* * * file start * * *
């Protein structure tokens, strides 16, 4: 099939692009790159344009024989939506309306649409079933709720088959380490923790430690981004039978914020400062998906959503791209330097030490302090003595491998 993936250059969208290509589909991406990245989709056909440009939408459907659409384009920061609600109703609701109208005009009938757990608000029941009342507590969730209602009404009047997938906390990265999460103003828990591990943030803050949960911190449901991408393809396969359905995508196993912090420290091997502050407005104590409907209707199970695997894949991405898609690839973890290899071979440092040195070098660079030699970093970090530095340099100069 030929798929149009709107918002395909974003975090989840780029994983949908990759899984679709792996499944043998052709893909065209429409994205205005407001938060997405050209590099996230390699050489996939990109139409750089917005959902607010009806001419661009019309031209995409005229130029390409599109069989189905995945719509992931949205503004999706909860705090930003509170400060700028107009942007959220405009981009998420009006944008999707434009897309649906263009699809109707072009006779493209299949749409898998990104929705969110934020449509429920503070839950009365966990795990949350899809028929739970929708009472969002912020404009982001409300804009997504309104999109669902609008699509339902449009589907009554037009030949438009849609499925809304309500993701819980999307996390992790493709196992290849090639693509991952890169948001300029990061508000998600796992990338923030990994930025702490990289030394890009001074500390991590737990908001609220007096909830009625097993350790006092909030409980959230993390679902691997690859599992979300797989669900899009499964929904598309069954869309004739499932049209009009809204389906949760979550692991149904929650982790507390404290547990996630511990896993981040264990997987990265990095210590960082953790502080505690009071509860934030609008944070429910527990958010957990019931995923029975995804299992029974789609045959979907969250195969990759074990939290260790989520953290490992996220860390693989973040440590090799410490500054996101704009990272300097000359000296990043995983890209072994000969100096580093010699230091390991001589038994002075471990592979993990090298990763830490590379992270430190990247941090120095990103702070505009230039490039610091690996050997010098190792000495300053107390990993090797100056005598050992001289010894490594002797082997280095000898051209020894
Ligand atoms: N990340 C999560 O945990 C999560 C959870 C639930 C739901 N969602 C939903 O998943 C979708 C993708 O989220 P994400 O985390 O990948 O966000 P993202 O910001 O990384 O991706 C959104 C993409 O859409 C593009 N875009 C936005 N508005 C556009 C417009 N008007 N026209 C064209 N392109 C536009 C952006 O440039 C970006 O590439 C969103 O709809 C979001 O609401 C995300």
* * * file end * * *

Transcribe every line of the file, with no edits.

């Protein structure tokens, strides 16, 4: 099939692009790159344009024989939506309306649409079933709720088959380490923790430690981004039978914020400062998906959503791209330097030490302090003595491998 993936250059969208290509589909991406990245989709056909440009939408459907659409384009920061609600109703609701109208005009009938757990608000029941009342507590969730209602009404009047997938906390990265999460103003828990591990943030803050949960911190449901991408393809396969359905995508196993912090420290091997502050407005104590409907209707199970695997894949991405898609690839973890290899071979440092040195070098660079030699970093970090530095340099100069 030929798929149009709107918002395909974003975090989840780029994983949908990759899984679709792996499944043998052709893909065209429409994205205005407001938060997405050209590099996230390699050489996939990109139409750089917005959902607010009806001419661009019309031209995409005229130029390409599109069989189905995945719509992931949205503004999706909860705090930003509170400060700028107009942007959220405009981009998420009006944008999707434009897309649906263009699809109707072009006779493209299949749409898998990104929705969110934020449509429920503070839950009365966990795990949350899809028929739970929708009472969002912020404009982001409300804009997504309104999109669902609008699509339902449009589907009554037009030949438009849609499925809304309500993701819980999307996390992790493709196992290849090639693509991952890169948001300029990061508000998600796992990338923030990994930025702490990289030394890009001074500390991590737990908001609220007096909830009625097993350790006092909030409980959230993390679902691997690859599992979300797989669900899009499964929904598309069954869309004739499932049209009009809204389906949760979550692991149904929650982790507390404290547990996630511990896993981040264990997987990265990095210590960082953790502080505690009071509860934030609008944070429910527990958010957990019931995923029975995804299992029974789609045959979907969250195969990759074990939290260790989520953290490992996220860390693989973040440590090799410490500054996101704009990272300097000359000296990043995983890209072994000969100096580093010699230091390991001589038994002075471990592979993990090298990763830490590379992270430190990247941090120095990103702070505009230039490039610091690996050997010098190792000495300053107390990993090797100056005598050992001289010894490594002797082997280095000898051209020894
Ligand atoms: N990340 C999560 O945990 C999560 C959870 C639930 C739901 N969602 C939903 O998943 C979708 C993708 O989220 P994400 O985390 O990948 O966000 P993202 O910001 O990384 O991706 C959104 C993409 O859409 C593009 N875009 C936005 N508005 C556009 C417009 N008007 N026209 C064209 N392109 C536009 C952006 O440039 C970006 O590439 C969103 O709809 C979001 O609401 C995300």